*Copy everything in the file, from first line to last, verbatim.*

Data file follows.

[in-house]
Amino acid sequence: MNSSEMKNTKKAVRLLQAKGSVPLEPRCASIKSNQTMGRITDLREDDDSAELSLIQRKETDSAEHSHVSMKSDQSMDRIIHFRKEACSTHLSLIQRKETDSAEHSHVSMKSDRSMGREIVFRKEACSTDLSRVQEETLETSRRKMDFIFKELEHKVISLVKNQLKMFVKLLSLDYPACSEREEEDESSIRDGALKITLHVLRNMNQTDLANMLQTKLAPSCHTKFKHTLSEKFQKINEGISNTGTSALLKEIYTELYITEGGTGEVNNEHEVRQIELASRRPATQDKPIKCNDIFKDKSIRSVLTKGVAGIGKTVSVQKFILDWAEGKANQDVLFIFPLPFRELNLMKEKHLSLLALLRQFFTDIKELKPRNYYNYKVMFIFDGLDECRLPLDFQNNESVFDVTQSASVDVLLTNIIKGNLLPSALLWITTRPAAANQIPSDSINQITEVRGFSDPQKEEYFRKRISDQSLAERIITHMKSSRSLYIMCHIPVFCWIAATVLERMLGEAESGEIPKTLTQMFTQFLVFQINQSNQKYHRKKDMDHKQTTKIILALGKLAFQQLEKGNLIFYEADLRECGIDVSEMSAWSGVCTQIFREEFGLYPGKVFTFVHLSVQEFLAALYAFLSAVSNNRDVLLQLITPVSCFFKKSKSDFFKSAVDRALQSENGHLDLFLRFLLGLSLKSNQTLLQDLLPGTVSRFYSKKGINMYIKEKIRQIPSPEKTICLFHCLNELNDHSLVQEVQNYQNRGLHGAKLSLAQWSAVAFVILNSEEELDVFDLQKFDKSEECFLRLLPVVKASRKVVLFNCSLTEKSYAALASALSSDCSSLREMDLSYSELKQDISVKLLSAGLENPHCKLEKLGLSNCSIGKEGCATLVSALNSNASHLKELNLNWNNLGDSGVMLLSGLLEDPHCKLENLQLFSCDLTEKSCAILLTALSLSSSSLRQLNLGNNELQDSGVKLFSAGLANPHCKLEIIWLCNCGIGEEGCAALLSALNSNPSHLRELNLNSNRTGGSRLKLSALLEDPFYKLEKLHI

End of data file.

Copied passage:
[in-house]
Amino acid sequence: MNSSEMKNTKKAVRLLQAKGSVPLEPRCASIKSNQTMGRITDLREDDDSAELSLIQRKETDSAEHSHVSMKSDQSMDRIIHFRKEACSTHLSLIQRKETDSAEHSHVSMKSDRSMGREIVFRKEACSTDLSRVQEETLETSRRKMDFIFKELEHKVISLVKNQLKMFVKLLSLDYPACSEREEEDESSIRDGALKITLHVLRNMNQTDLANMLQTKLAPSCHTKFKHTLSEKFQKINEGISNTGTSALLKEIYTELYITEGGTGEVNNEHEVRQIELASRRPATQDKPIKCNDIFKDKSIRSVLTKGVAGIGKTVSVQKFILDWAEGKANQDVLFIFPLPFRELNLMKEKHLSLLALLRQFFTDIKELKPRNYYNYKVMFIFDGLDECRLPLDFQNNESVFDVTQSASVDVLLTNIIKGNLLPSALLWITTRPAAANQIPSDSINQITEVRGFSDPQKEEYFRKRISDQSLAERIITHMKSSRSLYIMCHIPVFCWIAATVLERMLGEAESGEIPKTLTQMFTQFLVFQINQSNQKYHRKKDMDHKQTTKIILALGKLAFQQLEKGNLIFYEADLRECGIDVSEMSAWSGVCTQIFREEFGLYPGKVFTFVHLSVQEFLAALYAFLSAVSNNRDVLLQLITPVSCFFKKSKSDFFKSAVDRALQSENGHLDLFLRFLLGLSLKSNQTLLQDLLPGTVSRFYSKKGINMYIKEKIRQIPSPEKTICLFHCLNELNDHSLVQEVQNYQNRGLHGAKLSLAQWSAVAFVILNSEEELDVFDLQKFDKSEECFLRLLPVVKASRKVVLFNCSLTEKSYAALASALSSDCSSLREMDLSYSELKQDISVKLLSAGLENPHCKLEKLGLSNCSIGKEGCATLVSALNSNASHLKELNLNWNNLGDSGVMLLSGLLEDPHCKLENLQLFSCDLTEKSCAILLTALSLSSSSLRQLNLGNNELQDSGVKLFSAGLANPHCKLEIIWLCNCGIGEEGCAALLSALNSNPSHLRELNLNSNRTGGSRLKLSALLEDPFYKLEKLHI